Uses of Medicinal Plants: Literature Review
Disclaimer: This work has been submitted by a student. This is not an example of the work written by our professional academic writers. You can view samples of our professional work here.
Any opinions, findings, conclusions or recommendations expressed in this material are those of the authors and do not necessarily reflect the views of UK Essays.
Published: Mon, 14 May 2018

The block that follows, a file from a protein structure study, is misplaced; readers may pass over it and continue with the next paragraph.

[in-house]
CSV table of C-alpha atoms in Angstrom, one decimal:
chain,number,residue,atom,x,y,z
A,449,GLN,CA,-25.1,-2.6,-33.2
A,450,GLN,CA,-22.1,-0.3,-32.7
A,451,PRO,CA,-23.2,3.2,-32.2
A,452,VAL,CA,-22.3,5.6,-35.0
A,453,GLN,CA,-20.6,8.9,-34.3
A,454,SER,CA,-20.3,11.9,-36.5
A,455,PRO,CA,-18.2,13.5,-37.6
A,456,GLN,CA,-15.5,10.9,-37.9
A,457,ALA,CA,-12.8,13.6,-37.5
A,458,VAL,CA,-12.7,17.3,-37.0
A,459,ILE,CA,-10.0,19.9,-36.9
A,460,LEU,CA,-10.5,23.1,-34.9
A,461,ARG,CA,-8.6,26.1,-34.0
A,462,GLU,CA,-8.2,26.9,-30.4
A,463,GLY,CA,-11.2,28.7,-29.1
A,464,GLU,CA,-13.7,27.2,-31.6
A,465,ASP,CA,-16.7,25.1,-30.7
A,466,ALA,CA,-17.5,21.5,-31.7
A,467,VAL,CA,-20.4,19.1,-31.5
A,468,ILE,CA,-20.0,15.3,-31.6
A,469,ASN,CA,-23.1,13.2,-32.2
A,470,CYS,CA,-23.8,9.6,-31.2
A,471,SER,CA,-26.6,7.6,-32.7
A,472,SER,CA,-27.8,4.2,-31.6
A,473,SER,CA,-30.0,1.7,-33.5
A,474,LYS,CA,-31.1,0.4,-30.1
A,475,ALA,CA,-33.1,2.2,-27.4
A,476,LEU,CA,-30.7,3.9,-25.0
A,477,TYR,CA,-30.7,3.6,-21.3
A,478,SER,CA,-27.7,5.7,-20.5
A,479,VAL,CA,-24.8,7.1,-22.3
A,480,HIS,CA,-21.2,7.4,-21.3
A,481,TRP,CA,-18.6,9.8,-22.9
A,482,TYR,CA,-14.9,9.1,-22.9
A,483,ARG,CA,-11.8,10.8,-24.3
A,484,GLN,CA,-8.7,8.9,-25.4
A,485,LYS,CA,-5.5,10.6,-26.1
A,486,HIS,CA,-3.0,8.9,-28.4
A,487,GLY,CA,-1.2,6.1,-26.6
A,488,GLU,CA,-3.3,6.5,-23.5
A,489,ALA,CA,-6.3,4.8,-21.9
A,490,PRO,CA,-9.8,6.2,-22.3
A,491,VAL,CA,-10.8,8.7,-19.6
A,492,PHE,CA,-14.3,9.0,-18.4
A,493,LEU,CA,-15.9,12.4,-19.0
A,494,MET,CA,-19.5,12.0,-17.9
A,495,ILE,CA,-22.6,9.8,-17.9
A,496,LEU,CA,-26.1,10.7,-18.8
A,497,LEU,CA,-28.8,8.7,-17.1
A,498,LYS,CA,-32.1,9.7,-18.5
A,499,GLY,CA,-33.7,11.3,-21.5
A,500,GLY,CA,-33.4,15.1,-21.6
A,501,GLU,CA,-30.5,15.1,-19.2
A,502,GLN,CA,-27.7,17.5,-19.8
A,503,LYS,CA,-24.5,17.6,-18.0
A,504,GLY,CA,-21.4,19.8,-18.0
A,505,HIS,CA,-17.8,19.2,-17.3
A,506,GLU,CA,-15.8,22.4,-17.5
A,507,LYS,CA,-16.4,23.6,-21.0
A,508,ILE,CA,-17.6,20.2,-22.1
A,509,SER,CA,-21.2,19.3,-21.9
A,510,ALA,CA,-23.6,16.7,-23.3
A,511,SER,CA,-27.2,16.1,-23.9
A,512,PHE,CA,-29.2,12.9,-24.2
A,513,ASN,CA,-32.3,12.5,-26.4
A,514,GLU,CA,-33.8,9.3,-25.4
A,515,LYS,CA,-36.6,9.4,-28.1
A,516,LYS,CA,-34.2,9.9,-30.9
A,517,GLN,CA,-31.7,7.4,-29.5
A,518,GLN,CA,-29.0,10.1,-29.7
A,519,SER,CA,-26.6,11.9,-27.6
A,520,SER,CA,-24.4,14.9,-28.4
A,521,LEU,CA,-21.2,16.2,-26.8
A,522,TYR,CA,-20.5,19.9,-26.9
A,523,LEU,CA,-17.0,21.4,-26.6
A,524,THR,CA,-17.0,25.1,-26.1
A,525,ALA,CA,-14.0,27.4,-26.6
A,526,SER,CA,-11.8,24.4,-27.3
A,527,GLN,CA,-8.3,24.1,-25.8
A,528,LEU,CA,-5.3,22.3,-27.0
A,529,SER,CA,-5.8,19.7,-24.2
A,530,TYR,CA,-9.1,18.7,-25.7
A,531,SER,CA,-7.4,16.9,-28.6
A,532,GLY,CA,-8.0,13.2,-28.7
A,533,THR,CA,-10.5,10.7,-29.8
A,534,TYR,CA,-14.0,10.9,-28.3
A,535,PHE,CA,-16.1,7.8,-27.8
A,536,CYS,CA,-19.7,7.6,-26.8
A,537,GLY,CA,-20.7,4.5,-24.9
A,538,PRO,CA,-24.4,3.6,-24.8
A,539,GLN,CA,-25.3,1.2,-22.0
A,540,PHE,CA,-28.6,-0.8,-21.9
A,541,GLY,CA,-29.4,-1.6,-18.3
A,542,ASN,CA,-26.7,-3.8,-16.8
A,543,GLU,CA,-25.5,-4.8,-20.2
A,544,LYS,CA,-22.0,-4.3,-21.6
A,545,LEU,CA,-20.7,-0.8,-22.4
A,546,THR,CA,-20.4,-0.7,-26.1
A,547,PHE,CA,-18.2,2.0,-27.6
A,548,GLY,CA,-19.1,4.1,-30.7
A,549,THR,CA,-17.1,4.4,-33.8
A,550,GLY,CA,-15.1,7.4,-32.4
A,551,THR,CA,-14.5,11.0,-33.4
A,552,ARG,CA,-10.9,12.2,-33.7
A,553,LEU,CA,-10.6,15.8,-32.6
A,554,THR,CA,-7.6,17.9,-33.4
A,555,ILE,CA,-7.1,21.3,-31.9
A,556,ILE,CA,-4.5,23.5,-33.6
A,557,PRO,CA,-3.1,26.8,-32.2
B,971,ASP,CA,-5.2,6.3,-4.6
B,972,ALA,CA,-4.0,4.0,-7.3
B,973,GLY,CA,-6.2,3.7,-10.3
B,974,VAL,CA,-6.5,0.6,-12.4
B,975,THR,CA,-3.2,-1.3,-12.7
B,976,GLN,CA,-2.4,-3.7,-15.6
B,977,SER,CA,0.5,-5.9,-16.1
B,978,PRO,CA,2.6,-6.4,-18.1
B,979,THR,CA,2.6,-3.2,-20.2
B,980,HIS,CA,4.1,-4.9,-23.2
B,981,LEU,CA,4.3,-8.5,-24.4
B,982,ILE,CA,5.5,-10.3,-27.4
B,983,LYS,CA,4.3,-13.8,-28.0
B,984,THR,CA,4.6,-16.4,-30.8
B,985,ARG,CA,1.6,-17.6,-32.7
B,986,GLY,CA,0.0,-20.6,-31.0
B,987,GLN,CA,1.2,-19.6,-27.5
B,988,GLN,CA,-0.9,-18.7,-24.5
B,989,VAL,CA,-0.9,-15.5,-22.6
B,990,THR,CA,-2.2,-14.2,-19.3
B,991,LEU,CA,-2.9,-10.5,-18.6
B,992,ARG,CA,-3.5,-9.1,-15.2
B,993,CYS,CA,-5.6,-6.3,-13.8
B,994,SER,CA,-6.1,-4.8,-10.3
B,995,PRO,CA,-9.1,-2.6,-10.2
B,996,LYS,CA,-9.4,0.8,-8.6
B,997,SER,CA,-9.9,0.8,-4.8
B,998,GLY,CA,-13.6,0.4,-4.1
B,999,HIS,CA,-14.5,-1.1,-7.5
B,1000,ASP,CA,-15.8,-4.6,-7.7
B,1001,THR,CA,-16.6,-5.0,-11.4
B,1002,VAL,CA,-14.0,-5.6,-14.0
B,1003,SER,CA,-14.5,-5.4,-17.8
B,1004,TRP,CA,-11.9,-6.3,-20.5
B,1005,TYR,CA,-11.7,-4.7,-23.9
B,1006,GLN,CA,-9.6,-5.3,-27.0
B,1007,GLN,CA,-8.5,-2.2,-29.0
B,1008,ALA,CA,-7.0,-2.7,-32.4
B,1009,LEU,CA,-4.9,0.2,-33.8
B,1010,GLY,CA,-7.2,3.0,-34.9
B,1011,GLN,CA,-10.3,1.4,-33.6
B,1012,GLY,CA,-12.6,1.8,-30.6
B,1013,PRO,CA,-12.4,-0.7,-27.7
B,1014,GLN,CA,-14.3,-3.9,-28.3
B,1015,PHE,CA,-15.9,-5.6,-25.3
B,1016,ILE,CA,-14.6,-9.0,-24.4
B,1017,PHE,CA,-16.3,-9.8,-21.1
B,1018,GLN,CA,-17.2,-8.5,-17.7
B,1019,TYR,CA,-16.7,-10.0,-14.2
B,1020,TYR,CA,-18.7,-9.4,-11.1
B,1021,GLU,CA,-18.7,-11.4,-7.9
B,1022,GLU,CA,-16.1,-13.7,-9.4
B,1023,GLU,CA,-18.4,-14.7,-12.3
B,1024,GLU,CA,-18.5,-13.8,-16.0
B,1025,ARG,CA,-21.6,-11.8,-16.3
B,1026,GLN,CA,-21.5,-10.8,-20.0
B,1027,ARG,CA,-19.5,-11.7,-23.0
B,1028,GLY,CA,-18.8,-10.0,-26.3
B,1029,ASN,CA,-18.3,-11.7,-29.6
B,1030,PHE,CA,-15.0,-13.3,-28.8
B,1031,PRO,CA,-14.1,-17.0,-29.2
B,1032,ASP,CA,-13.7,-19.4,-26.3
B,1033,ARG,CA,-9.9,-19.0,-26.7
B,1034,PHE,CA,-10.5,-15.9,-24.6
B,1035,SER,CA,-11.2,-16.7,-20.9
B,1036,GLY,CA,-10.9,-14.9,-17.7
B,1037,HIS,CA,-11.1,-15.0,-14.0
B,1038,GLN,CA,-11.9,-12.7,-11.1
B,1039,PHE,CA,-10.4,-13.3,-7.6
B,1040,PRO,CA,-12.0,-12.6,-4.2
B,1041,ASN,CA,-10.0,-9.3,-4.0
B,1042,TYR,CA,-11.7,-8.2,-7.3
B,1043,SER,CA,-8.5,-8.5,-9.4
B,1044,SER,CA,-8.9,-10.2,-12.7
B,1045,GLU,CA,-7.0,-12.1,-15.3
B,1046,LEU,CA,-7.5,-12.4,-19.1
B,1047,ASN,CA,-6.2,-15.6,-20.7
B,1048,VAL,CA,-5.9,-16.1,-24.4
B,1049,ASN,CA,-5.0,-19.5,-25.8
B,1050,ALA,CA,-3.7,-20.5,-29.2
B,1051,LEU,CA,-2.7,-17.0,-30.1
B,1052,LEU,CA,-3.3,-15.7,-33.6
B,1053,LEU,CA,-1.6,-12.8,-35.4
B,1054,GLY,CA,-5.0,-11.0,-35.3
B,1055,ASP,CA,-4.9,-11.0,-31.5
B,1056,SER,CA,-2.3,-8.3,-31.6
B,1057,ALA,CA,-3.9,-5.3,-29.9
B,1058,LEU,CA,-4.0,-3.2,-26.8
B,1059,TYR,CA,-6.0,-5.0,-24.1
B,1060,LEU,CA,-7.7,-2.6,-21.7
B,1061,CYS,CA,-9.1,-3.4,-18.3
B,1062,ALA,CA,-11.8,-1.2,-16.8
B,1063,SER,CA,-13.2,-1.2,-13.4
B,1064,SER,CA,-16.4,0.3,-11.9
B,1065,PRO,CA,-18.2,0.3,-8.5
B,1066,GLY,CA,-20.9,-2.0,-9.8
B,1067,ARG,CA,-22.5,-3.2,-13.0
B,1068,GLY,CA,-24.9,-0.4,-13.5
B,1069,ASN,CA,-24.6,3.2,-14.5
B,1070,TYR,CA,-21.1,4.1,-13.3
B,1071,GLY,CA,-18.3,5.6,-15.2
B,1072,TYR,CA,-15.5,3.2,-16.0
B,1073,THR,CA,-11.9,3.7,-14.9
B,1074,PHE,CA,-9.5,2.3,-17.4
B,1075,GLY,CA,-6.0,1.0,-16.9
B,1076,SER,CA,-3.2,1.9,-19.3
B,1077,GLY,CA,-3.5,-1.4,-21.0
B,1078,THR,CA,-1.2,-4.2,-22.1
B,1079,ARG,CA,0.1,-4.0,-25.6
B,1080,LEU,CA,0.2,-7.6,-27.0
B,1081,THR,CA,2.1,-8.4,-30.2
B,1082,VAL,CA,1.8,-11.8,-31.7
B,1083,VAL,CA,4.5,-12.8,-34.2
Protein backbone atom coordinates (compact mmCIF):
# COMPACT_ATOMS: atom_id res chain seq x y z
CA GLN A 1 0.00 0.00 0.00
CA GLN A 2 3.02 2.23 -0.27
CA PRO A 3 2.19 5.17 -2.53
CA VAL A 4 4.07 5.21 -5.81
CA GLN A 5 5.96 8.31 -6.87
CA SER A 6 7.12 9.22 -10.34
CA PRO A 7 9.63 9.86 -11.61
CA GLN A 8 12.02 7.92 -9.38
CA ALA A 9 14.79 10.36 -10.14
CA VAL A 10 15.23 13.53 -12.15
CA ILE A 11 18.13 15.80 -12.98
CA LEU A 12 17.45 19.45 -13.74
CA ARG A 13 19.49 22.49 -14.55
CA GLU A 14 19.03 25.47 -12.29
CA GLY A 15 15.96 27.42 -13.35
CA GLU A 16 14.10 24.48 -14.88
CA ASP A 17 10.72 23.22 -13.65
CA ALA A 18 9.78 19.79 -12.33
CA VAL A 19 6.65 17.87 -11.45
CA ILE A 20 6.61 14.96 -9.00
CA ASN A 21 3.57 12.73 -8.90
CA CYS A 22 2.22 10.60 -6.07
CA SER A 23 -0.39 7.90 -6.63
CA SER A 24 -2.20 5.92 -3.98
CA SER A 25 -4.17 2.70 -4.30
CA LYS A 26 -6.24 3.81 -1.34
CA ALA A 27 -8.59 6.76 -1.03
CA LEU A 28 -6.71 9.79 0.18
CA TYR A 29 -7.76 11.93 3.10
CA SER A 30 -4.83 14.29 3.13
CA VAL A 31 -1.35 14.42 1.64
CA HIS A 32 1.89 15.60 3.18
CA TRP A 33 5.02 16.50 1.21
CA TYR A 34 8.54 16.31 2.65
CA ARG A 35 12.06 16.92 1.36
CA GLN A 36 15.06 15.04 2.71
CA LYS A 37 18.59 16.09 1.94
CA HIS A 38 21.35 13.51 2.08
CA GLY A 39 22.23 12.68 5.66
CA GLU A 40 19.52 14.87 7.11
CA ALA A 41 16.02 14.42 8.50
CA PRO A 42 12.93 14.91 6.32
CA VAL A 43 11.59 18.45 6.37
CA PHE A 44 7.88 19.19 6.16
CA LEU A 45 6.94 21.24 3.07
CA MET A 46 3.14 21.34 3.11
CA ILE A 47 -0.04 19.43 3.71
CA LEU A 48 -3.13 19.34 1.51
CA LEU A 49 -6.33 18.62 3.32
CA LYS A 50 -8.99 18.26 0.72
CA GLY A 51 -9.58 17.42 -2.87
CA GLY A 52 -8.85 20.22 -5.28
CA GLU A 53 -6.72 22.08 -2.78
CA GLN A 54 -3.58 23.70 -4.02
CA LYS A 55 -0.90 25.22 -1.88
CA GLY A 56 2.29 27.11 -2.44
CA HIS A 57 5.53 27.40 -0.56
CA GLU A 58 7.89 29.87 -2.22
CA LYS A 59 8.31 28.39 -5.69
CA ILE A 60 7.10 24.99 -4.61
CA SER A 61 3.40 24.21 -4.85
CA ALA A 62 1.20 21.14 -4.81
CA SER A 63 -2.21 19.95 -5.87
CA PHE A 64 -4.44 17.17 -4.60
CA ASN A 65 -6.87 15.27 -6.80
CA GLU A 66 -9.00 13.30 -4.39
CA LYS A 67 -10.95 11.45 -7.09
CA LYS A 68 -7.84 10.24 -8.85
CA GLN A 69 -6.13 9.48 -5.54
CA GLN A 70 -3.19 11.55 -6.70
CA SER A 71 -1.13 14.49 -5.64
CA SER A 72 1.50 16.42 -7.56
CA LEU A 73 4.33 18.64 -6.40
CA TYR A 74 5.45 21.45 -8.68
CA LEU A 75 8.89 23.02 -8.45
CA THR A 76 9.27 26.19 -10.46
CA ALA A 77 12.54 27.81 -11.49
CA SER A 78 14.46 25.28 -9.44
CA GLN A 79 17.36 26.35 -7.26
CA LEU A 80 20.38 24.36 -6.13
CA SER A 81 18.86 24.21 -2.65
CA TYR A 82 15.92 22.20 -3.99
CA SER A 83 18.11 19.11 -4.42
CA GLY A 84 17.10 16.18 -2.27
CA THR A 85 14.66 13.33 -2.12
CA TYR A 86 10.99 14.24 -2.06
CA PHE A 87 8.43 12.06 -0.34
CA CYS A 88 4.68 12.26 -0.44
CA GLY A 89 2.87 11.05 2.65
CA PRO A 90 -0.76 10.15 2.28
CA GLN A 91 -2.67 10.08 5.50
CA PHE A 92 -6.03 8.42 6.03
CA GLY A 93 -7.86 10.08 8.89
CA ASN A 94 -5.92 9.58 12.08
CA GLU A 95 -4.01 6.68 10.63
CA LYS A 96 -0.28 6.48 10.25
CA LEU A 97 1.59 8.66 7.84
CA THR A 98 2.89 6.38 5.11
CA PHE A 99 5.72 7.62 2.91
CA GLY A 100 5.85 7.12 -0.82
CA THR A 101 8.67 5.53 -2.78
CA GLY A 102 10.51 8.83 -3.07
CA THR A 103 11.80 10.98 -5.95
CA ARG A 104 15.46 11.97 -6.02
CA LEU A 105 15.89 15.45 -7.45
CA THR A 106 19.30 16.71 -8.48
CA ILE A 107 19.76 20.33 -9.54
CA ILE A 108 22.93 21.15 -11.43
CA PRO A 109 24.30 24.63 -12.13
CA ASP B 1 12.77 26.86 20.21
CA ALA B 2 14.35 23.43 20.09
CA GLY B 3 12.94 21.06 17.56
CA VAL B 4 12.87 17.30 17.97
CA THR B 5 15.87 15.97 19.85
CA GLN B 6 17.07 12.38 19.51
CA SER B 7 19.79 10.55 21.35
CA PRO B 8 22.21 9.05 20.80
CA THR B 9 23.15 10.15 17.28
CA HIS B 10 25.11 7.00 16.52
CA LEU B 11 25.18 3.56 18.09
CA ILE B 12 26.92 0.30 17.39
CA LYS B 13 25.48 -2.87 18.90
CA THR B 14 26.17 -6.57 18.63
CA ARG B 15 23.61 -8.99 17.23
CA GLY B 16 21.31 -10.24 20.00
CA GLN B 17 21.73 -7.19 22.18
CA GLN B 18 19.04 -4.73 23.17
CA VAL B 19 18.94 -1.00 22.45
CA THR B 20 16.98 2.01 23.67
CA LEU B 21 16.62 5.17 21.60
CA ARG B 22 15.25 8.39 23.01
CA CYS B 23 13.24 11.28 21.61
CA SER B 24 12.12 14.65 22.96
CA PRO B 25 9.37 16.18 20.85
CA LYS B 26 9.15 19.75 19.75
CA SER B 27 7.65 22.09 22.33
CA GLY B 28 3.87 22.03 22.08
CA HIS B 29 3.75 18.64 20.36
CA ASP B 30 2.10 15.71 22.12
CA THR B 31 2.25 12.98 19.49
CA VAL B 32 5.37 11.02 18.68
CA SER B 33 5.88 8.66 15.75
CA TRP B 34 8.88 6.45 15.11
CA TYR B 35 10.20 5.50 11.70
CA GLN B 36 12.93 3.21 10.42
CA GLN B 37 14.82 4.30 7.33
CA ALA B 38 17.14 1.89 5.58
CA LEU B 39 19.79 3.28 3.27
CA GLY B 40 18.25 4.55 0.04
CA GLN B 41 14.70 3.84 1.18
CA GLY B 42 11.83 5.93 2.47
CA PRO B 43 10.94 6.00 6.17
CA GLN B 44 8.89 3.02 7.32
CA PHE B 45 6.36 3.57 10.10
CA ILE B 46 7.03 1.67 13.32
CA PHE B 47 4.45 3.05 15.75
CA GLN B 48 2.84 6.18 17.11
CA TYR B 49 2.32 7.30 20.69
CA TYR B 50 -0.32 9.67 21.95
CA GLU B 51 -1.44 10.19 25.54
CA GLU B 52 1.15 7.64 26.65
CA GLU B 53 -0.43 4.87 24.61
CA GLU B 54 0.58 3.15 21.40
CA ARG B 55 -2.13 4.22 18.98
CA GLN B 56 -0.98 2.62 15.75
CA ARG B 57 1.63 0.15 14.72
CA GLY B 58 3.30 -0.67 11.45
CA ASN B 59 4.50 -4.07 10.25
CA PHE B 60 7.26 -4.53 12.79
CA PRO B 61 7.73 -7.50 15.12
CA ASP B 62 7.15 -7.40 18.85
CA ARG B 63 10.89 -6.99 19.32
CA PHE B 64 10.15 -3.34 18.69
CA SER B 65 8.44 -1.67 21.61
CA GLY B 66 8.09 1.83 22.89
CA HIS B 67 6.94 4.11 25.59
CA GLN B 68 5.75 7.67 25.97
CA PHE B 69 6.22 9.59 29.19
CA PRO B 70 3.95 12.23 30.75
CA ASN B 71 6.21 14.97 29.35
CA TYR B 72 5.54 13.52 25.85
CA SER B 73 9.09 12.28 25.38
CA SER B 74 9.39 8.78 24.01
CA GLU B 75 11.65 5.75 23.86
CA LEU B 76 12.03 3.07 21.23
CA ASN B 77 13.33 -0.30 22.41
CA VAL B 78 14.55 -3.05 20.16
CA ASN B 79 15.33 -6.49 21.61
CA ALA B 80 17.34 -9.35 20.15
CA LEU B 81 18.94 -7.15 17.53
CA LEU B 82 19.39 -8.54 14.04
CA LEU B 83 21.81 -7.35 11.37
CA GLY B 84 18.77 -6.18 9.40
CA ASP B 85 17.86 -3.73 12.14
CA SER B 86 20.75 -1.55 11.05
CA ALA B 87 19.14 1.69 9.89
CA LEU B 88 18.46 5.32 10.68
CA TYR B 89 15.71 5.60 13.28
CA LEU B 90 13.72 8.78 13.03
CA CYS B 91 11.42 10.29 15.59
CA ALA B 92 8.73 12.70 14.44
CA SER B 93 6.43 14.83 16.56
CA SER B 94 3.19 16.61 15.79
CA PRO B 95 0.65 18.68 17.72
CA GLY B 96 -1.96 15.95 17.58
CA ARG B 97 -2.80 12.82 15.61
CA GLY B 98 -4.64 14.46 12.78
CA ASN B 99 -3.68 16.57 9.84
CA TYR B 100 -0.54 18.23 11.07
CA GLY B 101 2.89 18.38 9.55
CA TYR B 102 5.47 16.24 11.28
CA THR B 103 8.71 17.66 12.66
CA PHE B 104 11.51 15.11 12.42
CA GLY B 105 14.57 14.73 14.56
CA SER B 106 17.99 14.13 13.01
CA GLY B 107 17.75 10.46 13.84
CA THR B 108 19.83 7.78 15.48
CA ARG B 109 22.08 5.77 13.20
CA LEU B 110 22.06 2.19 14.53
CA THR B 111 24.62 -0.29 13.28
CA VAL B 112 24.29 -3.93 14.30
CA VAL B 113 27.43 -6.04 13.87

People all over the world use different medicinal plants for curing various diseases and to find a solution to various ailments. India being the home to rich flora and fauna holds the panacea to many illnesses. The branch of ethno botany becomes very relevant here as it gives clear definition as to how the use of ethnic botanic medicinal plant becomes a cure to illnesses and it studies how the people belonging to various tribes and how during the past people used medicinal plants to restore themselves to health. T & A G (2012) through their study imparts a considerable amount of effort in identifying the details regarding the herbals which are used by the tribals in Mananthavady taluk of Wayanad district in Kerala. Kurichia, Kuruma, Kattunaika, Adiyan and Paniya groups are the major tribes residing in the area and the study focus on the medicinal plants which are used by them. Local flora and field keys were utilized to avail information regarding the different species of herbal plants. The researchers were able to gather facts regarding the species to which the plants belong to, the names which are attributed to them locally, the particular element of the plant which is taken for the purpose of healing, the infection or disease condition for which it is used etc. The study was able to congregate data regarding 295 plants which are medicinal in nature. They belong to families counted up to 93 and being used by the tribes residing in Mananthavady. The tribes use these plants to find a solution for problems like skin diseases, poisoning, snake bite, ulcers etc, of which skin diseases are the most common form of disease being prevalent in that area. Through this study it is being brought to the attention that many of the medicinal plants which were previously being used on a wide scale are now endangered or on the verge of extinction. This study has been able to gather priceless data regarding the medicinal plants used by the tribes in Mananthavady taluk of Wayanad district. This study provides ample information about the storehouse of medicines in the forests of Mananthavady taluk and also will serve as a handbook for preserving the ethnic treasure.